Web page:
Friday, June 29, 2012

Should progressives really be celebrating the survival of the Affordable Care Act?

Updated Below

Seeing the survival the healthcare bill hailed as a progressive victory is interesting. Progressives are celebrating the fact that we're now forced to be the customers of these "evil and greedy" insurance companies. During the Clinton administration, when he was pushing for a true public option, the conservative alternative was essentially President Obama's plan: a national health insurance mandate. This is yet another example how successful the G.O.P. has been at shifting American politics, as a whole, to the right. This is entirely due to the fact that liberal/progressive voters will vote for Democrats no matter how bad they betray their base. In the legislative battle over this law, not only did President Obama lie to the public about fighting for the public option, Congressional Democrats decided not to attempt to get it, when it was within reach. The Democrats killed the public option.
Rachel Maddow covered this in depth right before the bill was passed. See this segment:

Visit for breaking news, world news, and news about the economy

Also check out Glenn Greenwald's post about how President Obama secretly negotiated away the public option before lying to the public about trying to keep it in the bill:
the White House had negotiated away the public option very early in the process (July, 2009), even though Obama and the administration spent months after that assuring their supporters that they were doing everything they could do have a public option in the bill
Read the rest here: Truth about the public option momentarily emerges, quickly scampers back into hiding

Update 7/7/2012:
This should have been included in the original post. President Obama hired a healthcare industry lobbyist, Liz Fowler, to help draft and later implement his healthcare reform bill:

[Implementation] of the massive healthcare bill just enacted by the Congress will be overseen by a former high-level executive of the nation’s largest private health insurer.

As Marcy Wheeler writes: ”It’s a nice trick: send your VP to write a law mandating that the middle class buy shitty products like yours, then watch that VP move into the executive branch to ‘oversee’ the implementation of the law.” Indeed, Fowler played a crucial role in shaping the healthcare bill to ensure there was no public option and to compel every single American to purchase the products of the private healthcare industry (including those of her former employer).

As Politico put it last year: ”If you drew an organizational chart of major players in the Senate healthcare negotiations, Fowler would be the chief operating officer.” It was Fowler who was literally writing the healthcare bills for Baucus which, at least at the time, progressives found so objectionable.

Fowler is the very embodiment of the sleazy Revolving Door and lobbyist-dominated politics which candidate Barack Obama endlessly vowed to subvert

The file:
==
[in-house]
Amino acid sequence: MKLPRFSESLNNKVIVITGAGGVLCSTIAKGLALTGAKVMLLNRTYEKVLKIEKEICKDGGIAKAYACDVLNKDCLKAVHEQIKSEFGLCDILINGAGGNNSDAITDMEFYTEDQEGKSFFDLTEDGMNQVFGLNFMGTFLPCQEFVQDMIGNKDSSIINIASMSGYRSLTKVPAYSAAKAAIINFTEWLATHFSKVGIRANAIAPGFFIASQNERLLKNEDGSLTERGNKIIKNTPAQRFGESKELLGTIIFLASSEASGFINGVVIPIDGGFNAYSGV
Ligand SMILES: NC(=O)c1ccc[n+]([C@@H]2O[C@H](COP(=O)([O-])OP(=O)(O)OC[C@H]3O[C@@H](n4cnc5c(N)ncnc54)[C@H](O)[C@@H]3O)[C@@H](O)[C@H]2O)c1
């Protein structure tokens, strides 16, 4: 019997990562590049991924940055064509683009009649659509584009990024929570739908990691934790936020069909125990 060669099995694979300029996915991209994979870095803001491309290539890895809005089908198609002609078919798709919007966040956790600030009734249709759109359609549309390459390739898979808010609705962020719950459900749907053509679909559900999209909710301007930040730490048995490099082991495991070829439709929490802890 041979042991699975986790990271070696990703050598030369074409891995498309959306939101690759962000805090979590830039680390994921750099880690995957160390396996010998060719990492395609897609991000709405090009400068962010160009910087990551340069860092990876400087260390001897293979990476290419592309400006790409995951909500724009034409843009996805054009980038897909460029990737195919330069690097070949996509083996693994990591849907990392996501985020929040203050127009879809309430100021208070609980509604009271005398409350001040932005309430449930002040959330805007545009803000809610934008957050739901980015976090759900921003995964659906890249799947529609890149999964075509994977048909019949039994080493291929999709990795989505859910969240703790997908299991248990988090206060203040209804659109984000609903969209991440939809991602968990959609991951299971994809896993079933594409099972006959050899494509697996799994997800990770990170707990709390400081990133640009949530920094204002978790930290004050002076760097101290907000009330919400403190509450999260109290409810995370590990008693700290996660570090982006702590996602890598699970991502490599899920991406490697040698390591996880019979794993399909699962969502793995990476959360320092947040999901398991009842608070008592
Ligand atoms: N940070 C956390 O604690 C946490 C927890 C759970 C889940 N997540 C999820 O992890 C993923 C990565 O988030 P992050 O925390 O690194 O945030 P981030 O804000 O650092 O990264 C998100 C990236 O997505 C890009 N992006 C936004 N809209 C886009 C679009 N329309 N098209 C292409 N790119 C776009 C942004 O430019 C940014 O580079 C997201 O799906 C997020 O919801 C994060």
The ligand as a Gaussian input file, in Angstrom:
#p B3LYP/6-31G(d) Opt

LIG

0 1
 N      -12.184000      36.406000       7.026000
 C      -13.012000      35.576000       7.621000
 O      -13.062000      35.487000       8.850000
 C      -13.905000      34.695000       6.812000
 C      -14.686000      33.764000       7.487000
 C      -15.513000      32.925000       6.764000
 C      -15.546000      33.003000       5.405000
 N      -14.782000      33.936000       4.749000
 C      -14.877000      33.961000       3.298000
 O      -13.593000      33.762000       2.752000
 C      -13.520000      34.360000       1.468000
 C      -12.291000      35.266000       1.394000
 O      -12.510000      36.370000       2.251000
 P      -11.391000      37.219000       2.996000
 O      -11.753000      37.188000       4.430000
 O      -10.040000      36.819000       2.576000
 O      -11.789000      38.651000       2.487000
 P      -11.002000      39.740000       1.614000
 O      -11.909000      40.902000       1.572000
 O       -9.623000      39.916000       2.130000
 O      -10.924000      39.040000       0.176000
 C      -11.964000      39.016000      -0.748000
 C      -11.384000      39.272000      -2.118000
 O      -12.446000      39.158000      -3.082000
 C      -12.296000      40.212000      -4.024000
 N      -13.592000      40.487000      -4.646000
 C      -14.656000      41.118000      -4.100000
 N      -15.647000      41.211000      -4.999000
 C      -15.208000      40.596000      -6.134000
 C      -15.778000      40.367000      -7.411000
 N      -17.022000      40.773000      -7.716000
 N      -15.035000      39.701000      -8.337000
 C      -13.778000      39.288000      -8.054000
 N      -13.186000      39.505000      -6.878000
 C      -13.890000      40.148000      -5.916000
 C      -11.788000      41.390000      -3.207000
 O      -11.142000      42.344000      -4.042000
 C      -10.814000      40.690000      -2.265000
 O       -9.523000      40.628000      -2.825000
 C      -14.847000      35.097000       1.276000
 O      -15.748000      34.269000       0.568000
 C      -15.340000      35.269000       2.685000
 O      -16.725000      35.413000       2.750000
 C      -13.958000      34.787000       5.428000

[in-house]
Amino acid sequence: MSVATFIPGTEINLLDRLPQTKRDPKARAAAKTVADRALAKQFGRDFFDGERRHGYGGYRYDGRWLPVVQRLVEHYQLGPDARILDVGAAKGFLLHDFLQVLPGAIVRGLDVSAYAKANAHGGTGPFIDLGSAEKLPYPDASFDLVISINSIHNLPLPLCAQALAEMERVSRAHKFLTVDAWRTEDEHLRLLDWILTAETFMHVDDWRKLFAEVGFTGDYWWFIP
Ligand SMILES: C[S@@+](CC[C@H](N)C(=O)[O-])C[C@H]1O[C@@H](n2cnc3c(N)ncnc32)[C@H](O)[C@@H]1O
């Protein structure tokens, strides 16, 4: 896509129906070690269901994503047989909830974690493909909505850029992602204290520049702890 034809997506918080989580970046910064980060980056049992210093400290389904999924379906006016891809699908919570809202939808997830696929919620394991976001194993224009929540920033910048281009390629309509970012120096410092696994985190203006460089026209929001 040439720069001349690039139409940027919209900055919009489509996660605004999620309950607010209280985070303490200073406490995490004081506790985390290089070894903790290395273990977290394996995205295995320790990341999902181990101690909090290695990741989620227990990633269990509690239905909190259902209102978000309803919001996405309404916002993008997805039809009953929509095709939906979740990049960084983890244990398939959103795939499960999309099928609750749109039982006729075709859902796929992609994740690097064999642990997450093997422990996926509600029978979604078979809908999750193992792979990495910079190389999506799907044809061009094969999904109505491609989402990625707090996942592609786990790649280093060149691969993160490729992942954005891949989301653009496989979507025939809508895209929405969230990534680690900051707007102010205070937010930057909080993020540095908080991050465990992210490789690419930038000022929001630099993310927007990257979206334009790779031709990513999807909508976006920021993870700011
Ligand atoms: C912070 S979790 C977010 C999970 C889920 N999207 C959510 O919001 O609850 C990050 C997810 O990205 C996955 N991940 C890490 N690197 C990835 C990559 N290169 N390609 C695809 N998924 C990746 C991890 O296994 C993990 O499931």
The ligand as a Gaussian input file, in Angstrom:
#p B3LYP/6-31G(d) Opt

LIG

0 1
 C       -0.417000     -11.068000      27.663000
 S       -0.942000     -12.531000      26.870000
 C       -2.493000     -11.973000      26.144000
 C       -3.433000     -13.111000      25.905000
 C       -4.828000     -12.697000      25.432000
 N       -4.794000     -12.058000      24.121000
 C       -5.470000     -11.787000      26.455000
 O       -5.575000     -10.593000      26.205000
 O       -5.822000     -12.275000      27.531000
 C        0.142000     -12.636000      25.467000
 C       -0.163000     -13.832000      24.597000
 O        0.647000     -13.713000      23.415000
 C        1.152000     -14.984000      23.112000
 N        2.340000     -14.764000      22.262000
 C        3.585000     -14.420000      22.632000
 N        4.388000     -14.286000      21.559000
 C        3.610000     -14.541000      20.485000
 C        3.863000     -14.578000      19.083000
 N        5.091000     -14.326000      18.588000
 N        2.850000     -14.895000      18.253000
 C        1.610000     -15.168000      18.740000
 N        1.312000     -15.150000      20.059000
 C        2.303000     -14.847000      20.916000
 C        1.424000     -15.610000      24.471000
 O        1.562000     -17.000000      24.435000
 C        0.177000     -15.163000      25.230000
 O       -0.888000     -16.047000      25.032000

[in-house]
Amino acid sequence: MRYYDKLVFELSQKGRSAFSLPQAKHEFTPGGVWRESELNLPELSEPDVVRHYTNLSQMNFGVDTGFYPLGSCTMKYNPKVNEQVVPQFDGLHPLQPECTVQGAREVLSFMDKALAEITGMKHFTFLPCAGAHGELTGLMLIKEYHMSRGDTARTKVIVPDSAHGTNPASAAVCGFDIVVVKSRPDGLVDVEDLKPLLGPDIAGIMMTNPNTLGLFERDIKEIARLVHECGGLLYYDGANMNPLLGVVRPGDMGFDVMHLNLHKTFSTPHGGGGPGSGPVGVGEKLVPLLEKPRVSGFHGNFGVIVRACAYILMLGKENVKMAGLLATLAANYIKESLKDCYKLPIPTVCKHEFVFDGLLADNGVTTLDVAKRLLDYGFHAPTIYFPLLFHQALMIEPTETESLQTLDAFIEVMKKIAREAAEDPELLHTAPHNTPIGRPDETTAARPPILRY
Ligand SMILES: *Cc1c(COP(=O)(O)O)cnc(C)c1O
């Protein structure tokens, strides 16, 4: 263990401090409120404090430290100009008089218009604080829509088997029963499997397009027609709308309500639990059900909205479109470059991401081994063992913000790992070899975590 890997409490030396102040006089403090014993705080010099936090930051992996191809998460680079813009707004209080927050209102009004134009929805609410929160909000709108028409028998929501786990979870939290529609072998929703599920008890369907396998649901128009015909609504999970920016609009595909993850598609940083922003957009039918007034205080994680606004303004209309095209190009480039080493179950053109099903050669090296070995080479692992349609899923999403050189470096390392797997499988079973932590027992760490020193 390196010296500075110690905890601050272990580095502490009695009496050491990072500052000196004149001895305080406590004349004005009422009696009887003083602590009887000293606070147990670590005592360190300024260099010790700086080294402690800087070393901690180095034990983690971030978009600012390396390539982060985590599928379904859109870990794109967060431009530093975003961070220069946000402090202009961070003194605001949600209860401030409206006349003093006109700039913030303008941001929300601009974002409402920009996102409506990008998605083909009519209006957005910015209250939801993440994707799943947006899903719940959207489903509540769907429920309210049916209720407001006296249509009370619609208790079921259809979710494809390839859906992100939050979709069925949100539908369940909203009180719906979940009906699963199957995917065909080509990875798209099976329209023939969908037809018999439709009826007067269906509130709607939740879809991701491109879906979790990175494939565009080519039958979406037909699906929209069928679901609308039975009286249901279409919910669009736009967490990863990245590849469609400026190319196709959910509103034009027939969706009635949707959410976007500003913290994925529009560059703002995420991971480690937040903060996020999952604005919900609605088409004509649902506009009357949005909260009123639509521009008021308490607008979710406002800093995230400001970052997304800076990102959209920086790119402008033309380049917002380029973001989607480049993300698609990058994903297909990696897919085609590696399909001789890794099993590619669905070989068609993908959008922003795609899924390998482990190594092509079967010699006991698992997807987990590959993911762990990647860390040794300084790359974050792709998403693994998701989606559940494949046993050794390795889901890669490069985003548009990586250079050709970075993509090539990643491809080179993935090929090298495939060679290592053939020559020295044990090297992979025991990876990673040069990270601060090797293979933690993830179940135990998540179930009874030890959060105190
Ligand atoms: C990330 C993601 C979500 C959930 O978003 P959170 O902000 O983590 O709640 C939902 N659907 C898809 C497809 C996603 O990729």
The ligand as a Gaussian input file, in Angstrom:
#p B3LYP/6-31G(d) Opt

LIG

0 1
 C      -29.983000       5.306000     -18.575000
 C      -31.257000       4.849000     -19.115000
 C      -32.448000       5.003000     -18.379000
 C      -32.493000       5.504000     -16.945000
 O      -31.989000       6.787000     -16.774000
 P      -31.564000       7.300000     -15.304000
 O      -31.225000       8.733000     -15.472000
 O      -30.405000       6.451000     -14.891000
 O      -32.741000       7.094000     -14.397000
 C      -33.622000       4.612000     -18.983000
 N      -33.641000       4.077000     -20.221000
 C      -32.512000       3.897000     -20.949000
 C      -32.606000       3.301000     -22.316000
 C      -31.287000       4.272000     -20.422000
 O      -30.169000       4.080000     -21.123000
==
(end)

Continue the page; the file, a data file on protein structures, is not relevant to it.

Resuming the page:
Check out the rest of the post here: The revolving door spins faster on healthcare reform

Thursday, June 21, 2012

Why does Talk Left take Zimmerman at his word?

**Update 6/25/2013**
I just realized I linked to the wrong Talk Left Post. I accidentally linked to Zimmerman: The Discovery and the Witnesses, when I had meant to link to George Zimmerman: The Most Likely Scenario. This is corrected in the post below.

A few weeks ago, defense attorney Jeralyn Merritt of the liberal legal blog, TalkLeft, presented what she thought was "the most likely scenario" in the Trayvon Martin killing:

George Zimmerman: The Most Likely Scenario

For the most part, it's a great, informative post. But in the midsts of her analysis, she makes a few assumptions about the case that aren't supported by the evidence, and appear pretty biased against Trayvon Martin. Merritt:

GZ did not have TM in sight when the dispatcher told him they didn't need him to follow TM. He responded OK. He didn't follow him after that. He didn't know where Trayvon was. He continued walking towards the front of the Retreat View Circle, where the first house is 2861, home to W-13 and W-12. He then turned around to walk back to his car. He just passed the T and the pet waste can when Travyon came up on his left. After a few brief vocal exchanges, which even according to Dee Dee were initiated by Trayvon, GZ got punched and fell down. This may have been at the T or in the grass right off the T, in the backyard of W-11 and W-20. After getting his nose broken is most likely when the sounds turned into cries and wails for help -- by George Zimmerman.

Merritt's assuming Martin was the one who confronted Zimmerman at point T on the map. Why? No witnesses saw this, and it seems to contradict Martin’s girlfriend’s testimony. She was on the phone with Martin immediately before the fight, was told by Martin that Zimmerman had spotted him, and that he was going to "walk fast", rather than run away.

It also contradicts the dynamics of the situation as we understand it, from the 911 calls. Zimmerman was following Martin in his truck as Martin was walking down the street. Martin ran away from Zimmerman, who got out of his car and ran after Martin. While he's running after Martin, he mutters, “these punks always get away”. (This statement, by the way, is going to be used by the prosecution to demonstrate a depraved state of mind, which is necessary for the murder charge). Why is Merritt so quick to believe Martin, who was running away from Zimmerman, decided to double back and jump Zimmerman?

Merritt believes the fight started at point T on the map, and ended up at point X (see the map at the top of this post). That’s about what, 40 feet? How, exactly, did that distance get covered? Here's Zimmerman's account of the situation: